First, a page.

Former FBI director Louis Freeh says multiple investigations found no evidence of an illegal money-funneling scheme involving a businessman and former Republican Sen. Norm Coleman.
The allegations arose near the end of the 2008 campaign. A former executive of Nasser Kazeminy's Houston company accused Kazeminy of taking part in a scheme to send unreported contributions to Coleman through an insurance company that employed Coleman's wife.
Freeh, who is a private lawyer, was retained by Kazeminy to conduct one of the investigations. Freeh says he conducted a thorough probe into the relationship between Kazeminy and Coleman.
"And we concluded after that investigation, that the allegations -- particularly the allegation of the $100,000 payment -- was baseless and false," he said.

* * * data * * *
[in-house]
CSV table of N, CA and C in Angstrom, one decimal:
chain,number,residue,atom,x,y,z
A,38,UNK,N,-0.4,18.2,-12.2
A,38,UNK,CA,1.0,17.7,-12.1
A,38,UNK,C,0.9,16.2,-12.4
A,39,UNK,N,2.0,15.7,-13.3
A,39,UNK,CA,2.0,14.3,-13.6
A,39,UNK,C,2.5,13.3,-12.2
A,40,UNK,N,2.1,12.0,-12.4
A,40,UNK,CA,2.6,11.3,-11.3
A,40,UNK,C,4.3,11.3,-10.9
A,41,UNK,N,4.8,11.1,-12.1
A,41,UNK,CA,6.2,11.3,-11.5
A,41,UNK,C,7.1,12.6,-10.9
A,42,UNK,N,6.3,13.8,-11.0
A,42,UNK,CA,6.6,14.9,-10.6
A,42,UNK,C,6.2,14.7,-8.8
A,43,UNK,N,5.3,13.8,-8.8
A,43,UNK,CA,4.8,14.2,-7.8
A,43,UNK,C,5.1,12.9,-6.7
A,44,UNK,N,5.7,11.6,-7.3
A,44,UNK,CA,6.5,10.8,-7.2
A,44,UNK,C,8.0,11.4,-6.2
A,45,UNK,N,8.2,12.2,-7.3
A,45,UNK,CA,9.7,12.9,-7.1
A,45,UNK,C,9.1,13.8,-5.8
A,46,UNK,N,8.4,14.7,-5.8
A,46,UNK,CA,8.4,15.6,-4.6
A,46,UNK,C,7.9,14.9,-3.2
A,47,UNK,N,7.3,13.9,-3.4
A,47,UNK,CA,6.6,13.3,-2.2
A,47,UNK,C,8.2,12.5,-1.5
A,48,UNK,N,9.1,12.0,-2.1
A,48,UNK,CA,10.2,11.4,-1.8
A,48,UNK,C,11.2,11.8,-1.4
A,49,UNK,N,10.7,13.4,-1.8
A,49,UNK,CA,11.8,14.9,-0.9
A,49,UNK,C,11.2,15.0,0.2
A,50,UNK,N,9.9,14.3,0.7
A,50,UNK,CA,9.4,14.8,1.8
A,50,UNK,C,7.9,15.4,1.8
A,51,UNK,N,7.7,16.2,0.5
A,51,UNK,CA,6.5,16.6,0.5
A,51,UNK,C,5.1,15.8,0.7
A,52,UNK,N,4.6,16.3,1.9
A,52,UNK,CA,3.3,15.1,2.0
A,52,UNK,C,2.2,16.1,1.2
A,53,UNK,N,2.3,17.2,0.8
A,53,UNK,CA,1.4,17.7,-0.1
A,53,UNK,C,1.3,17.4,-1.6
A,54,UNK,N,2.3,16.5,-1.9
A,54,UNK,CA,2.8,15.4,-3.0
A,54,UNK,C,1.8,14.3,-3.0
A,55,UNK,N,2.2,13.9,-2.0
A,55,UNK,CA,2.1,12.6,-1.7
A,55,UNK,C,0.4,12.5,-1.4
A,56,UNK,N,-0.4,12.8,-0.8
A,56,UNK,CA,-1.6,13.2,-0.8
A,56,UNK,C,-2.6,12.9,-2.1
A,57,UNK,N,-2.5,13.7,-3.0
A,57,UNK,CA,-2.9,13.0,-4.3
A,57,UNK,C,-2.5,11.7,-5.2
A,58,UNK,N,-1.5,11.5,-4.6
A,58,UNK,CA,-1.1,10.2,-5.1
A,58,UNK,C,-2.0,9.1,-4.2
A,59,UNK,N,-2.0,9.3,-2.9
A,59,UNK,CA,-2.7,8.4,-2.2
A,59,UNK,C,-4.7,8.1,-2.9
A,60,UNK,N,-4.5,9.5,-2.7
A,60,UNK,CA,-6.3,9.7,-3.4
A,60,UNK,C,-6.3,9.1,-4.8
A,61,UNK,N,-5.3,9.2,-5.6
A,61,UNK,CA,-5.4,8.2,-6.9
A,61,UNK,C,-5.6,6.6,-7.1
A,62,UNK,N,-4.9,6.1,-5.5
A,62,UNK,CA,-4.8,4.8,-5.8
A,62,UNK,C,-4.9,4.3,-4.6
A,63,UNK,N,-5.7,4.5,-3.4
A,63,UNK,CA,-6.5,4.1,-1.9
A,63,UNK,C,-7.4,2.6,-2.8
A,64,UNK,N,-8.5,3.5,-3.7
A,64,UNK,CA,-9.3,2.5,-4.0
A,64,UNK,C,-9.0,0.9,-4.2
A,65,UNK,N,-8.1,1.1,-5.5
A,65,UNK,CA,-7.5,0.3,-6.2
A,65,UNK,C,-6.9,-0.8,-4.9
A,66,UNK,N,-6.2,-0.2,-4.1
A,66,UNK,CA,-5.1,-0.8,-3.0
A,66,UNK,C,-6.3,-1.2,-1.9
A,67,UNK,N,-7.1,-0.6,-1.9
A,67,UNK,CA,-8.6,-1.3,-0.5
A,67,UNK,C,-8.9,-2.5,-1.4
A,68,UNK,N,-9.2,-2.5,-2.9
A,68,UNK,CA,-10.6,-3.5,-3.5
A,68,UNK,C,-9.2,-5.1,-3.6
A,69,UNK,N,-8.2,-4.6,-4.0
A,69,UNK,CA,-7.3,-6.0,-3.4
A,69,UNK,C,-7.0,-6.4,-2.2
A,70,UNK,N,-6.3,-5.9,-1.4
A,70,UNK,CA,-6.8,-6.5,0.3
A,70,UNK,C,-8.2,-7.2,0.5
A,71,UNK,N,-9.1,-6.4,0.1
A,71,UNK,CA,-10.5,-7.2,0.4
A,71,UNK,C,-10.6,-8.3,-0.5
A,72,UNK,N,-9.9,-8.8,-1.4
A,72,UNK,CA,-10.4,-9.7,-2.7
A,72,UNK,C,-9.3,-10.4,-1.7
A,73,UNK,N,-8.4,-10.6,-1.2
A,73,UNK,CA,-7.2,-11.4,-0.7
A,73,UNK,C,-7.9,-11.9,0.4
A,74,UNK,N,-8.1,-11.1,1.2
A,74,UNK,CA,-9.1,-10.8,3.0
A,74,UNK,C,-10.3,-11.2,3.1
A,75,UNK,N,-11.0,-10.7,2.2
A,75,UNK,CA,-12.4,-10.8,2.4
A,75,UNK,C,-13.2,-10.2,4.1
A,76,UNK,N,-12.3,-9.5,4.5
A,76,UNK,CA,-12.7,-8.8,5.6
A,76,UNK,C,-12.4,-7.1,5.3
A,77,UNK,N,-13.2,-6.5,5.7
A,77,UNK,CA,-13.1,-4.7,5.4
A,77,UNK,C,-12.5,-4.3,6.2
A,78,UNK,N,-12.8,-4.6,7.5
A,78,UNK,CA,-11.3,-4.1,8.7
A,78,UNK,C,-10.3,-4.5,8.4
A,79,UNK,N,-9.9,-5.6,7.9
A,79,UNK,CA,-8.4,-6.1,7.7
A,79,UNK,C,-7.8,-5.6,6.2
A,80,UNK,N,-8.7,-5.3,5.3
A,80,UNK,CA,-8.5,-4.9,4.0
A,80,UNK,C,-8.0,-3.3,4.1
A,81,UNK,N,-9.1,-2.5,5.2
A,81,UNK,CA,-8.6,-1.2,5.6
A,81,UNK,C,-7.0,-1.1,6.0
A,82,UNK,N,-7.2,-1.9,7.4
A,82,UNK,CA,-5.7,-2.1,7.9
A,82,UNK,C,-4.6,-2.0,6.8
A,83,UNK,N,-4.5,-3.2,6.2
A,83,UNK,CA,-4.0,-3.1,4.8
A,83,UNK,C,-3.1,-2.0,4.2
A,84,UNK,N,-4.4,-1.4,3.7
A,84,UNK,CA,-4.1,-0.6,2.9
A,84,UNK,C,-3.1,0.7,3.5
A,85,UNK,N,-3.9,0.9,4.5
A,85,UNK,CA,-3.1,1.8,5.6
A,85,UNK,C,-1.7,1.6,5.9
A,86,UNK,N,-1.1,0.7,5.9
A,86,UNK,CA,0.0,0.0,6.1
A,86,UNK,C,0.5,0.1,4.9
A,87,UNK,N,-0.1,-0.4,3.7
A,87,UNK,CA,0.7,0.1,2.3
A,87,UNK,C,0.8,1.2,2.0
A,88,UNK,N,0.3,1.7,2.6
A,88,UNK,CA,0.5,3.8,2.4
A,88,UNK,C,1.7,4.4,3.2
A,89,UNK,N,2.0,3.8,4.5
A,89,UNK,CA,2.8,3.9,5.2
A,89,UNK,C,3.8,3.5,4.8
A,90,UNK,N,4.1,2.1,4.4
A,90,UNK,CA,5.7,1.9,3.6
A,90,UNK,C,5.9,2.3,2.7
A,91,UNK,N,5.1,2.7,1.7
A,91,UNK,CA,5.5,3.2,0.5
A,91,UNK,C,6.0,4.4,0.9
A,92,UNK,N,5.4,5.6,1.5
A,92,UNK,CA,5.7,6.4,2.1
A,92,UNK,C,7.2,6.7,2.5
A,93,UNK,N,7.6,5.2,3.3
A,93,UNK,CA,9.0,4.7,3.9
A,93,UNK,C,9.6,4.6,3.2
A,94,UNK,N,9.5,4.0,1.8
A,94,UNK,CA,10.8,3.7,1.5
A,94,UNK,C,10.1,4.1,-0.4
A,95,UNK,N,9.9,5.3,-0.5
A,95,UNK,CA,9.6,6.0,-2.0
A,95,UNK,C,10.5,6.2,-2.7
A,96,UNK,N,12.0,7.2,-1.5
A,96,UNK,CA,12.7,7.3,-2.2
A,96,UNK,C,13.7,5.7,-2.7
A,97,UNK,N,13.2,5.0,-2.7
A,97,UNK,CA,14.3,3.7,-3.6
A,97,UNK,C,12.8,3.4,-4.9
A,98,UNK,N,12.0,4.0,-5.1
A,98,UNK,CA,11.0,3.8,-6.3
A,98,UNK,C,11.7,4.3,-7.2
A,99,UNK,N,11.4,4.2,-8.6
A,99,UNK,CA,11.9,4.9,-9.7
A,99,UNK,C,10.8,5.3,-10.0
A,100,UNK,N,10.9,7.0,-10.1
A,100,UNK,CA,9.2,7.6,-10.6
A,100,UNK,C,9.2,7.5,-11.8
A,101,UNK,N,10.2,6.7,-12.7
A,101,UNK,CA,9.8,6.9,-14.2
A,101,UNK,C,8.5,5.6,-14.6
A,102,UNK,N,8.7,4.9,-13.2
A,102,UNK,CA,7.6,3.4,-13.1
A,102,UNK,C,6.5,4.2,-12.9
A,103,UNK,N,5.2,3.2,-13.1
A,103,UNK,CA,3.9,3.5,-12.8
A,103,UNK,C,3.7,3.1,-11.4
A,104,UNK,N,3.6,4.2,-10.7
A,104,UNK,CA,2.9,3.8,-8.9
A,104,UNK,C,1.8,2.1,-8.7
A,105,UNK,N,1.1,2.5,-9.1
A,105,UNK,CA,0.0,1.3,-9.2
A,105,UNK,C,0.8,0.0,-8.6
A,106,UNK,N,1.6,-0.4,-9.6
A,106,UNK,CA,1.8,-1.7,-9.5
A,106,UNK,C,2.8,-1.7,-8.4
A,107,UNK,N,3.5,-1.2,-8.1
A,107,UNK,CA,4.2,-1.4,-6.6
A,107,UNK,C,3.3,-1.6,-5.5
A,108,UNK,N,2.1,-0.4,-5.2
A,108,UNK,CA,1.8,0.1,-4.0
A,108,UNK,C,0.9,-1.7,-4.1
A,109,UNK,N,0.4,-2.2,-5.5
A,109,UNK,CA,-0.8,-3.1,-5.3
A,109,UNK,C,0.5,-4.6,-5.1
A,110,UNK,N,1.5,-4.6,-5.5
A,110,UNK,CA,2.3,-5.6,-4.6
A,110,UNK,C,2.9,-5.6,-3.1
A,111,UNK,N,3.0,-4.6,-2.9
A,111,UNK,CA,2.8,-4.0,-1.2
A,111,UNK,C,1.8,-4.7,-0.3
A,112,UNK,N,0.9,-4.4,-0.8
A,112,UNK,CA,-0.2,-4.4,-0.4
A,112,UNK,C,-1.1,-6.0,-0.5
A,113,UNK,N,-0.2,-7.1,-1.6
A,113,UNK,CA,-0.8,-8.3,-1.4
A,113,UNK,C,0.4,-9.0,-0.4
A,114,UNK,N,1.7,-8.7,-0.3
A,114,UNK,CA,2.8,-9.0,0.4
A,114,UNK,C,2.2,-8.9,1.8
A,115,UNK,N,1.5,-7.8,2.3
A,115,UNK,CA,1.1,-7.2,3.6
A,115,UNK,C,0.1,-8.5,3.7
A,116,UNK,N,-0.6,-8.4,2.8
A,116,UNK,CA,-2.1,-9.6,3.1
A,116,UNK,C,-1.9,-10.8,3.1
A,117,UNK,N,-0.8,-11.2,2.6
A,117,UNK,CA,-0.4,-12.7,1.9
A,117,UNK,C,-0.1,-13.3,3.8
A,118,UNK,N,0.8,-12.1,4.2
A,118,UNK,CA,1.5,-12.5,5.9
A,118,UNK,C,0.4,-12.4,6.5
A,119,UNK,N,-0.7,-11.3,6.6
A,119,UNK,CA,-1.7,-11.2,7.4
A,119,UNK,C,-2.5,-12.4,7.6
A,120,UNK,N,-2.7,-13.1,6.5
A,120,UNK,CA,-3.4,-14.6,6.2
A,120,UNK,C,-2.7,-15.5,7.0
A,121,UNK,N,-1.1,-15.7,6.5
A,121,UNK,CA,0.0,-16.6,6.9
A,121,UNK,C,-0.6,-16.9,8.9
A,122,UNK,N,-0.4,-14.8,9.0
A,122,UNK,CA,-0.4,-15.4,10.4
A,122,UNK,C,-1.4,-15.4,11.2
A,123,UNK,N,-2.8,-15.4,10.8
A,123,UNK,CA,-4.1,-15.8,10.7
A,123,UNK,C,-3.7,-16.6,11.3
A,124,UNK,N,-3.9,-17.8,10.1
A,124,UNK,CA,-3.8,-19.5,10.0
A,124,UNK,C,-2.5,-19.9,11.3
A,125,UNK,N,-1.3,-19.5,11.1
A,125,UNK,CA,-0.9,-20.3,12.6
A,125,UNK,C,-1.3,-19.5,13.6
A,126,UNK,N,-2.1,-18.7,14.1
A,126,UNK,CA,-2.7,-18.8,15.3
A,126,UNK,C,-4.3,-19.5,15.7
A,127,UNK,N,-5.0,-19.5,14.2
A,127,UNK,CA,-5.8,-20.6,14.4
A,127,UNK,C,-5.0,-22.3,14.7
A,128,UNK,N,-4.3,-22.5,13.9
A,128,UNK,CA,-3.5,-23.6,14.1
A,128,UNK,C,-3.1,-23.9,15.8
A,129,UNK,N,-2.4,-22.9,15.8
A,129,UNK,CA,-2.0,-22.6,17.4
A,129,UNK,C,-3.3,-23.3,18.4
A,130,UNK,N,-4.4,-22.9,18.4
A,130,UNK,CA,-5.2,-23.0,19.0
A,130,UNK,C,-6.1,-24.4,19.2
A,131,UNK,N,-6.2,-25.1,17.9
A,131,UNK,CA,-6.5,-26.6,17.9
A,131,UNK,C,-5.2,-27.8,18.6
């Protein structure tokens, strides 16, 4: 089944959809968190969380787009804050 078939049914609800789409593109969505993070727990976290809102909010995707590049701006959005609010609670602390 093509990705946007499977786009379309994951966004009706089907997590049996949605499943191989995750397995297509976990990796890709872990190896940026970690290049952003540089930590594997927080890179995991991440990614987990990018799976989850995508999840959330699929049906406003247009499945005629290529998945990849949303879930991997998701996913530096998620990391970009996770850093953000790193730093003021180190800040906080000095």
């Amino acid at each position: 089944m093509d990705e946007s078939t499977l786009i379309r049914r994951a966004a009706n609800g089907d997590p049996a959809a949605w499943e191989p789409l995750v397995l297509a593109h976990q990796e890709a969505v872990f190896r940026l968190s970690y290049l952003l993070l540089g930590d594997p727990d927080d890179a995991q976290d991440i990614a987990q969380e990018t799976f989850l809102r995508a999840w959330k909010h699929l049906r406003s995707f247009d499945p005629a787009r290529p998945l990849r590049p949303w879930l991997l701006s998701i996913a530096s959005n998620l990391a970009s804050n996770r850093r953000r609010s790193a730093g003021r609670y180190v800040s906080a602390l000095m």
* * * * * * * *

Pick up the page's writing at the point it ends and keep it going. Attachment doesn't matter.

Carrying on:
Freeh says the Justice Department also investigated, and declined to file any criminal charges. After a lengthy recount, Coleman lost his re-election bid to Democrat Al Franken by 312 votes.
Former Sen. Coleman released a written statement welcoming the results of the investigation.
"The decision of the Department of Justice to close the file on false accusations made against me, my wife Laurie and my friend Nasser Kazeminy is welcomed, but not a surprise," said Coleman.
Freeh says he will not release the entire investigation to the public because more legal action may follow.